Thursday, April 14, 2011

Project overview: the elusive 'connection'

David Ogilvy is the success story that we’d all like to be. Bold. Driven. Unique to say the least. His writing seems to do for advertising campaigns what the Old Testament book of Proverbs does for accepting a Godly lifestyle. Here Ye! Here Ye! These are the words to live by!

While our assignment was to extrapolate our own topic from Ogilvy’s “Confessions of an Advertising Executive”, my ultimate conclusion as the focus of my project seems to have been crafting itself in my gut long before I received the assignment.
Why do some campaigns succeed and others fail?  Why?  Bad idea?  Good idea with a poor plan?  Good idea with a good plan but poorly executed? Why?
More importantly, when is the ‘connection’ made?  The spark between company and consumer that advertising executives like Ogilvy promise to deliver and yet there’s no guarantee their campaign will be a hit no matter how much data is crunched or how many overpriced celebrities endorse the product.
As a journalist and career Army officer, my worldly perspective of any campaign, project, or task is to set a goal, map a route to complete the goal, and then supervise the participants to the finish line.
Advertising and PR campaigns don’t work like that. They just don’t. There are so many factors that the managers can’t control, but yet they try anyway.  And too often, in my opinion, there are variables that are relatively predictable, and yet the decision makers ignore them anyway.
Again, why?
Curious by nature, I set out to research the plan behind some successful campaigns while identifying campaigns that could have been great had they been implemented differently. I also wanted to examine how local TV news stations across the country develop their own brands and slogans and how those images are managed to success for a community audience that has more choices for viewing than ever thought.
In kindergarten we’re taught to connect the dots, and we learn to do it on command.
In high school, we’re taught to connect item A with item B and we figure that out too.
So why in our adulthood, can’t we connect viewers/readers/consumers to an idea in a way that makes sense and includes effective PR planning to achieve that goal?

My research led me to a few key discoveries and investigations outlined as follows:

Campaigns with traction from which we can learn the most
Campaigns with good intentions that didn't deliver
The PR piece of the campaign puzzle
Don't touch that dial!

My quest begins.

Wednesday, April 13, 2011

Hit and miss: The campaigns with traction from which we can learn the most

As I began my research by checking the many on-line lists of the greatest ad campaigns of all time, I was smiling to learn that Ogilvy's fingerprints are on several considered to be all-time greats.

The most notable was the 1959 campaign for Maxwell House coffee --"Good to the last drop".
At first, I was stunned that the slogan was a half-century old (it's actually older than that I've learned). I thought it was new when I was a kid in the 1980's!

The initial campaign was strong by the time it first hit television in the 1970's..

And so it was with more modern TV ads 30+ years later ..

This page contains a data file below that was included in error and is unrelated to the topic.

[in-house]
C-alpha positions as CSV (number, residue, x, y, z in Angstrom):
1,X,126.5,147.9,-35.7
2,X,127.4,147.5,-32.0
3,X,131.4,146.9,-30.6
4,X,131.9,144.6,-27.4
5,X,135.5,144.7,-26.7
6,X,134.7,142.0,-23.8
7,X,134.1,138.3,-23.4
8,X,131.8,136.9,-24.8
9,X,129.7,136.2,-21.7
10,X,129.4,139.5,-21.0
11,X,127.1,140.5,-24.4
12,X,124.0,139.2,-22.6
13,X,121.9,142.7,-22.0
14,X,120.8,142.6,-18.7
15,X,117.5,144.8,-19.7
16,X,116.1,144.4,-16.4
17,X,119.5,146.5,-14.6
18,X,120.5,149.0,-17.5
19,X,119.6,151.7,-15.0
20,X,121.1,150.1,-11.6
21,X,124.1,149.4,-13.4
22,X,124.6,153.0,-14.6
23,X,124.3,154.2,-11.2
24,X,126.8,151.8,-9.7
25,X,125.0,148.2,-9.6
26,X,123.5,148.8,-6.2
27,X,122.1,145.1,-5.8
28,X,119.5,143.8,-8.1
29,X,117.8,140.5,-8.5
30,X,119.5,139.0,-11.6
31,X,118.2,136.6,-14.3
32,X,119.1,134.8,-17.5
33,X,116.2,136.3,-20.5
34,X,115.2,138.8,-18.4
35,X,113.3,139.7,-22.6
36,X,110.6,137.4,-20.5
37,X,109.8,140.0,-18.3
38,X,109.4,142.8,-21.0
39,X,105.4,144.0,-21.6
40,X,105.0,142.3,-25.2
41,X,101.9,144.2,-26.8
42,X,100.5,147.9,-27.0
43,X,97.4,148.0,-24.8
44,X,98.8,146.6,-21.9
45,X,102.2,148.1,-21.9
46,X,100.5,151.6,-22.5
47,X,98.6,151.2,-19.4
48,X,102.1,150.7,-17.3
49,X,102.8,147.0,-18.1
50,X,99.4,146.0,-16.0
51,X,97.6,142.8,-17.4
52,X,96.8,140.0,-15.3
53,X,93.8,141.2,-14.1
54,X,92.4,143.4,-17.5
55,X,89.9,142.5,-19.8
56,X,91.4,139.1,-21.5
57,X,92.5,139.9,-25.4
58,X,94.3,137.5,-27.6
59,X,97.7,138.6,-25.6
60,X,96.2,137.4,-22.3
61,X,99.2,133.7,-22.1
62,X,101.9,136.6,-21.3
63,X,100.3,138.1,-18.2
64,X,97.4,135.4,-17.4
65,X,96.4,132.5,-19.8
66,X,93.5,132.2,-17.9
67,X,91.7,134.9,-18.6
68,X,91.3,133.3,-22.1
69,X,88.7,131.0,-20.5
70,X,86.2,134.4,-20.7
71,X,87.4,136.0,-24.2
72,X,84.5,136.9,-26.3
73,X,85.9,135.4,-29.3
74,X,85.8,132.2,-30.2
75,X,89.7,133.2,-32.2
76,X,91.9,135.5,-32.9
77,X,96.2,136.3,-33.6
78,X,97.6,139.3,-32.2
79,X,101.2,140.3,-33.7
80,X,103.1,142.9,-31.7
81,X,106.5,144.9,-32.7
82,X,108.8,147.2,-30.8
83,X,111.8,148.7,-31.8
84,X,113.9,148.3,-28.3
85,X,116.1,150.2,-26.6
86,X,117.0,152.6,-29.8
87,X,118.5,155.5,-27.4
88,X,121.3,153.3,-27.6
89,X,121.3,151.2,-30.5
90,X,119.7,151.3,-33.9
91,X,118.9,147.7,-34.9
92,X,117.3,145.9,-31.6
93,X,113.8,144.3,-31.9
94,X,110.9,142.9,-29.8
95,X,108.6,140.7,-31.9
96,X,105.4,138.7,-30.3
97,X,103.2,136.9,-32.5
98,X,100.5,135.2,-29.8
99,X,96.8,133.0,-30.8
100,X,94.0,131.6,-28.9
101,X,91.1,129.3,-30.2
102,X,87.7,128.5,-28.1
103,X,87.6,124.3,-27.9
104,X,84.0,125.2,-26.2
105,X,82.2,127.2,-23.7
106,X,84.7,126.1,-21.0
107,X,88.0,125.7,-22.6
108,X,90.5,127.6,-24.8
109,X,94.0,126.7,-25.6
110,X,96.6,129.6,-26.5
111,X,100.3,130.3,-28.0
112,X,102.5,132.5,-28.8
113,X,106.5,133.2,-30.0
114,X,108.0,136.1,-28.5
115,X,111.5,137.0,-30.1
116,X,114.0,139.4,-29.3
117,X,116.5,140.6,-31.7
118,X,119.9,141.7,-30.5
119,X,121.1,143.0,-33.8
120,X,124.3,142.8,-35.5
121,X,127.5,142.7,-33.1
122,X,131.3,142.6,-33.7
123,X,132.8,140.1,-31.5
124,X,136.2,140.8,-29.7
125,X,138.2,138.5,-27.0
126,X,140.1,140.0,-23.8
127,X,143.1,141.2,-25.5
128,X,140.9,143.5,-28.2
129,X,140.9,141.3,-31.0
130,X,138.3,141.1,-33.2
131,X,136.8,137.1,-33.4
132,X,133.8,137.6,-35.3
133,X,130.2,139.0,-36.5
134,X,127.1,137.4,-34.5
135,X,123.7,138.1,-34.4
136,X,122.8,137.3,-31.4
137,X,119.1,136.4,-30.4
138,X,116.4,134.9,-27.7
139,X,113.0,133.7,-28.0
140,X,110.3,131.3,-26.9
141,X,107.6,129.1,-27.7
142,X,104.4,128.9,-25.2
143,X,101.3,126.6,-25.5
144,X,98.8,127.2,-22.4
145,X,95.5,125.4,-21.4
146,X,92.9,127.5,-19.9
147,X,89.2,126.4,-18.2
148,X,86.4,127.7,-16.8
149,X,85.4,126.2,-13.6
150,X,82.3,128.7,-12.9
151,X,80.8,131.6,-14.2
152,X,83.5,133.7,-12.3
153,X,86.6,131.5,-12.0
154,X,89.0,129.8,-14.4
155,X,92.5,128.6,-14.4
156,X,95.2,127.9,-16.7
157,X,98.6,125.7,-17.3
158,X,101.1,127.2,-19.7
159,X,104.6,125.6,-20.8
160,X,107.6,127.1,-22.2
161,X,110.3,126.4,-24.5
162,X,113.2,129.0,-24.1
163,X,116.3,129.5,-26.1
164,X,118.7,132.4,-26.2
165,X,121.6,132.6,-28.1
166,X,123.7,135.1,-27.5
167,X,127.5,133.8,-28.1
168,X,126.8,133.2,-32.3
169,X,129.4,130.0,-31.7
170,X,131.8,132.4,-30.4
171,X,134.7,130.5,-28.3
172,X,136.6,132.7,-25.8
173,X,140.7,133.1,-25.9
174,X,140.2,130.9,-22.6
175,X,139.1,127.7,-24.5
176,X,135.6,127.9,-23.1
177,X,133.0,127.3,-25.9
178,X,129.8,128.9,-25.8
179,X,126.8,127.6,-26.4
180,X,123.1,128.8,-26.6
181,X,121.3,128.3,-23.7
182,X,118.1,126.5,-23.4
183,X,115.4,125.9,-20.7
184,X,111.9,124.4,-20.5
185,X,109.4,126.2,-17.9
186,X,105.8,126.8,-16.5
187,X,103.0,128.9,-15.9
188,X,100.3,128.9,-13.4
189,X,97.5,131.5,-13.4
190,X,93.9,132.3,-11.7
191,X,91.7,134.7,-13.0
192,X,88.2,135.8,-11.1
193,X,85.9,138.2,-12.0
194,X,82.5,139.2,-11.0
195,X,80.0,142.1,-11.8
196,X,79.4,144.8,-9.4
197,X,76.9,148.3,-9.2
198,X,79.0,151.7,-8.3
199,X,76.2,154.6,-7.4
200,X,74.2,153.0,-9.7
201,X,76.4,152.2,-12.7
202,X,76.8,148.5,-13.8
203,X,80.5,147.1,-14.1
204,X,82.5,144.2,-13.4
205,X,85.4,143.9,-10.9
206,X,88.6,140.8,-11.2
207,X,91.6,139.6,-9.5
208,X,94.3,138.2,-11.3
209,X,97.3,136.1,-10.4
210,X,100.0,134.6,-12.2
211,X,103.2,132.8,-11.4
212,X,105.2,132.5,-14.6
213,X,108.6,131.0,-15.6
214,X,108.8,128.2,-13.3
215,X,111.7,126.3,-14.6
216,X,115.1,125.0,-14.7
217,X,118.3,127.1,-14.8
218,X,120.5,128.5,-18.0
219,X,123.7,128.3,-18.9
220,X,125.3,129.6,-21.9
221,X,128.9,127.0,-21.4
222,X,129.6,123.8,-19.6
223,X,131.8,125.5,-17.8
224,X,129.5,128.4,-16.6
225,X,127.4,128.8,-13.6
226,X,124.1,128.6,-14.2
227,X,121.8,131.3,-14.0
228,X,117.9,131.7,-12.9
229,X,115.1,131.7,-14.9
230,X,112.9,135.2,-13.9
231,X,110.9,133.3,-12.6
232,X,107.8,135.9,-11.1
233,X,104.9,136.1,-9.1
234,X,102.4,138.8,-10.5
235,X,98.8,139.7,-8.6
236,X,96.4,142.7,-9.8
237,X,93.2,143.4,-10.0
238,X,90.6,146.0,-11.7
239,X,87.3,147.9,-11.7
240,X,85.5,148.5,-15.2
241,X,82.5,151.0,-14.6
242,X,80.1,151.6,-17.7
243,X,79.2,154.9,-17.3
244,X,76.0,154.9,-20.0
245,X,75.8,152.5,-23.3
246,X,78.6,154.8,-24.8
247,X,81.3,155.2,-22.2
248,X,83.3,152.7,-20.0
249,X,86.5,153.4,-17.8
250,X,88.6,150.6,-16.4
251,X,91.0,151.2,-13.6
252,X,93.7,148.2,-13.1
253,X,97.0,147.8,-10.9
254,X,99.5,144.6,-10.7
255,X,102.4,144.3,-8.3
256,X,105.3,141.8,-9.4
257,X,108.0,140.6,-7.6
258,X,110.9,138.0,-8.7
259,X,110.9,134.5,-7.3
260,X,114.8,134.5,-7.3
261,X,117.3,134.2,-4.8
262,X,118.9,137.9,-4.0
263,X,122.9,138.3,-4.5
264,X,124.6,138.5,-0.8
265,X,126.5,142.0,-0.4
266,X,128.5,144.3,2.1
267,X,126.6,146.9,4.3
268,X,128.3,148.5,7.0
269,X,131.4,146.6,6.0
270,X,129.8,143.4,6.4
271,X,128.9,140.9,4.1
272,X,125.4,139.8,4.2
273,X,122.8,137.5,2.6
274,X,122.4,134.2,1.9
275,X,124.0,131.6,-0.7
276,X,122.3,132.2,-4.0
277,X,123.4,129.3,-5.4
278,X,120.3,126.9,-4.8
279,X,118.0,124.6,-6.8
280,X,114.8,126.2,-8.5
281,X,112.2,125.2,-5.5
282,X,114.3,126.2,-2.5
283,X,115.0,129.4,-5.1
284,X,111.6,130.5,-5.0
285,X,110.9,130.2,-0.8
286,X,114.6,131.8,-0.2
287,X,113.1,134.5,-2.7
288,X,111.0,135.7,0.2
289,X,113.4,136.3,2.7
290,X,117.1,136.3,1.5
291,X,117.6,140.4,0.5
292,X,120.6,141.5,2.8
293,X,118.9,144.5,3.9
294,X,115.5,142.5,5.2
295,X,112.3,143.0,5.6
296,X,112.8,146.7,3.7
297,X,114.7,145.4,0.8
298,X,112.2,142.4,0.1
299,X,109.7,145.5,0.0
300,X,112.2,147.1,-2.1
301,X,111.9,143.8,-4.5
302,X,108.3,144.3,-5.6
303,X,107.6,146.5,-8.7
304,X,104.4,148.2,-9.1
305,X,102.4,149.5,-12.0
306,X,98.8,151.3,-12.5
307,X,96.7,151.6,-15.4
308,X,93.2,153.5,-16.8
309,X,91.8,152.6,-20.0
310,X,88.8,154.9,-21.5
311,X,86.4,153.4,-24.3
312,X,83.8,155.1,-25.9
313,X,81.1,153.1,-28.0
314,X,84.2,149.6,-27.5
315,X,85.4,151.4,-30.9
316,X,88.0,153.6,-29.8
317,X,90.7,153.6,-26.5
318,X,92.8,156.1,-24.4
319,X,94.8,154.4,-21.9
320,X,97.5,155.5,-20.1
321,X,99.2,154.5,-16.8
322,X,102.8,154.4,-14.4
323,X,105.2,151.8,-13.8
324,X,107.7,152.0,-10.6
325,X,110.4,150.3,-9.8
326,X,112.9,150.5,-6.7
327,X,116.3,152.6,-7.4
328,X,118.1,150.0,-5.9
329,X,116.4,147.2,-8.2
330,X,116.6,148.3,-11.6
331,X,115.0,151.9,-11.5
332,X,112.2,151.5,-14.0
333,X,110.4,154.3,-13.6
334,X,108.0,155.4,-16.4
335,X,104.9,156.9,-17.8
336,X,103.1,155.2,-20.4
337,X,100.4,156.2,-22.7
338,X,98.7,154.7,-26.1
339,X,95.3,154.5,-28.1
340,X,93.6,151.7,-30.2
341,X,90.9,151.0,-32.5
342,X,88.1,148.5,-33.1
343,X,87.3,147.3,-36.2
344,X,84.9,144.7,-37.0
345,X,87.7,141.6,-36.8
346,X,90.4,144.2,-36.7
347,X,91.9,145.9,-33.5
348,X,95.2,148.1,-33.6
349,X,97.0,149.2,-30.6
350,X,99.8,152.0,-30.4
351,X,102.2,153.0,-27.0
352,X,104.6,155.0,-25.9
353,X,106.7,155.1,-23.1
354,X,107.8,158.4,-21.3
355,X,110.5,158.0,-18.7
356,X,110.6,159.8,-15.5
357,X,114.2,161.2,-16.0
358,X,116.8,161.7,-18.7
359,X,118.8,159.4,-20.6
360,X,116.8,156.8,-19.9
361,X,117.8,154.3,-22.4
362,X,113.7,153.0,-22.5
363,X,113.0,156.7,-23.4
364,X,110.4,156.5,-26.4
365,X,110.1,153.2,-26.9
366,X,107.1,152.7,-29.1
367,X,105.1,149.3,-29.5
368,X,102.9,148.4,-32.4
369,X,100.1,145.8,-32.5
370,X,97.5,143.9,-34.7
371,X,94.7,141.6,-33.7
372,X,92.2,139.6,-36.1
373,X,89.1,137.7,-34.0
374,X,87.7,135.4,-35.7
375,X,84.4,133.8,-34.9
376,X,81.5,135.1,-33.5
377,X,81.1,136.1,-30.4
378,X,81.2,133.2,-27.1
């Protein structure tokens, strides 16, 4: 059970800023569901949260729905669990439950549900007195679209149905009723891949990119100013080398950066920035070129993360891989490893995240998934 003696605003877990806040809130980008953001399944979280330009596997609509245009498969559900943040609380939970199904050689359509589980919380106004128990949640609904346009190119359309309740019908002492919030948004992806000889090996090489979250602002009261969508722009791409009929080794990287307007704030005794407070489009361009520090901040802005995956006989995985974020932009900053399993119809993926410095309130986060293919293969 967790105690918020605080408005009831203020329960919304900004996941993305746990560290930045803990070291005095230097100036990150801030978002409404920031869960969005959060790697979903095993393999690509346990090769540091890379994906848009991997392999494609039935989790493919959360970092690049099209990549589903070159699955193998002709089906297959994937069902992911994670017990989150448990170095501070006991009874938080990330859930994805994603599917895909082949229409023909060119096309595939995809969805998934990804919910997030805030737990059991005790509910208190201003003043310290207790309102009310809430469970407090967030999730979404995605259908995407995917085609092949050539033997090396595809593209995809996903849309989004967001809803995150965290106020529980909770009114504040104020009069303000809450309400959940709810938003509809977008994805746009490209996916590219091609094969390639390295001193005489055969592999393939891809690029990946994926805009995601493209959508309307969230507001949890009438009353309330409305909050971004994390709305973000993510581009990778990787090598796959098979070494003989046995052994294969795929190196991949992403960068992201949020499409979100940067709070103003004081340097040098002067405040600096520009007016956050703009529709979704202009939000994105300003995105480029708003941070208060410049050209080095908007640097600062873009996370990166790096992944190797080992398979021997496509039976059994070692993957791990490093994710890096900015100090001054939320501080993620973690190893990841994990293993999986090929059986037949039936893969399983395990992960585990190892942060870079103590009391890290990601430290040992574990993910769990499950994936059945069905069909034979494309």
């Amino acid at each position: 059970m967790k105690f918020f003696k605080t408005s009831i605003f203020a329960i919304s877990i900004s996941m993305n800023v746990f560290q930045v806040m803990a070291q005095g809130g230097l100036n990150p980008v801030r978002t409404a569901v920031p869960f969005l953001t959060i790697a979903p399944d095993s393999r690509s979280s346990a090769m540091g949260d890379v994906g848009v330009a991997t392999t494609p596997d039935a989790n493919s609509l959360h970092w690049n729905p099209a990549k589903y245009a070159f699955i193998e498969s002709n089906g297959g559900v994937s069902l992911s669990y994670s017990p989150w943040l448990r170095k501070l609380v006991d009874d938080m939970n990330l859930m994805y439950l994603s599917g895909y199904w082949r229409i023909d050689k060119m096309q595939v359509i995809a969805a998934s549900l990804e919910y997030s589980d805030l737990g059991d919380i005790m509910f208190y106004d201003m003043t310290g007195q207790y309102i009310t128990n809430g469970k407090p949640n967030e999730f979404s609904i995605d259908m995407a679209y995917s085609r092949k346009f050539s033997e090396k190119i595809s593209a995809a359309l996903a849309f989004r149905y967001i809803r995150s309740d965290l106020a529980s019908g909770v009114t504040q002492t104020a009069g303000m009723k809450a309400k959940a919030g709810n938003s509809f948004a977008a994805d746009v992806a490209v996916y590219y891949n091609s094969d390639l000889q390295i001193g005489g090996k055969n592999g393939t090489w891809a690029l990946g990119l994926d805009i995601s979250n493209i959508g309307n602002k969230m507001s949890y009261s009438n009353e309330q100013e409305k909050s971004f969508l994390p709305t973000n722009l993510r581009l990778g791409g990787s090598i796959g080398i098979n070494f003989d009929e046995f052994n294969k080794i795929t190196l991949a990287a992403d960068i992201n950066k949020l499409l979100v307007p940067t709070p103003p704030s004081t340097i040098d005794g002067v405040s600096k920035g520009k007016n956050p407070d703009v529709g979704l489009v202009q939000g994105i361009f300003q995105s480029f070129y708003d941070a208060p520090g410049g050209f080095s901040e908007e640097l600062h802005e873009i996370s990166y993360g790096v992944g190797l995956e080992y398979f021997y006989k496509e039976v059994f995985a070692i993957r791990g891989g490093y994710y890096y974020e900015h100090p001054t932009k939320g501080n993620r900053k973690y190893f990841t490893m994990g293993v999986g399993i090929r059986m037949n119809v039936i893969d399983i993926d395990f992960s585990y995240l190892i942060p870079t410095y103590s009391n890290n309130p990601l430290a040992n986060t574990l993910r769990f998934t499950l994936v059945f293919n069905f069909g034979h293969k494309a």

So what can we learn from its longevity? That a simple idea can make a great 'connection' as long as people -- in this case the customers -- are kept in the forefront of the campaign.

Wikipedia and others claim the slogan itself dates back to World War I and may have been shared with Coca-Cola before Maxwell House took the lead and America firmly embraced the brand. (Note: sources differ on whether President Theodore Roosevelt deserves credit for the phrase as well.)

Still, from a campaign perspective, Ogilvy's 1959 approach, which included product placement in TV shows and eventual broadcast commercials in the 1970s, creates a solid message that I feel was certain to connect with audiences because of its simplicity.

Even non-coffee drinkers understand the spin of the slogan. "Good to the last drop" sends the message that "you're getting your money's worth out of every sip!"

That's the connection!

An ad campaign that shows all types of people drinking the coffee solidifies the sell, but maintaining a brand like Maxwell House took a simplistic approach that connects.

By the way, Ogilvy & Mather kept the account for 50 years, until losing it to a Chicago firm in 2009.

A second all-time ad that struck a nerve with me was Volkswagen's "Think Small" campaign, which is credited with a 1959 launch from Doyle Dane Bernbach (DDB).

Fifty-two years later, this concept still resonates. Just think about every time you see a VW bug out there on the road. They're small!

No need to sell the idea with talk of gas mileage, comfort, or "0-to-60 MPH in ..."

All of those questions are givens if the connection can be made that "small is good," and "good is right for you."

That makes sense to me as a consumer, and it also shows how DDB didn't over analyze or out think himself on this one. The concept stayed strong in the accompanying broadcast campaign:

In the end, what I take away from the VW campaign is that the ad team probably showed pictures of the product to people on the street and asked them what comes to mind.

"Think small" came 40 years before "Got Milk?" but sets up the same premise -- simple sells.  So keep it simple.

Tuesday, April 12, 2011

Right idea, wrong execution – learning from campaigns with good intentions that didn’t deliver

What Oglivy and DDB may have made famous using simple strategies isn't necessarily simple for everyone.

Close to home for me -- Akron, OH -- I think back to NBA Superstar LeBron James' now famous "the decision", which was carried live on ESPN to millions across the world.

King James choice to ditch his home-state Cleveland Cavaliers for the Miami Heat was sure to upset his core fans in Ohio along with other teams' fans who'd been unsuccessful in wooing him.

Yet what James' team saw as a way to generate buzz and electricity -- along with some ad sales to benefit the Boys and Girls clubs -- became a Public Relations nightmare as sports fans cast James as a villain rather than an independent young athlete reaching out take on a new challenge. A year-long campaign that had steadily built momentum and interest in where the league's next big superstar would land didn't deliver as much as it enraged.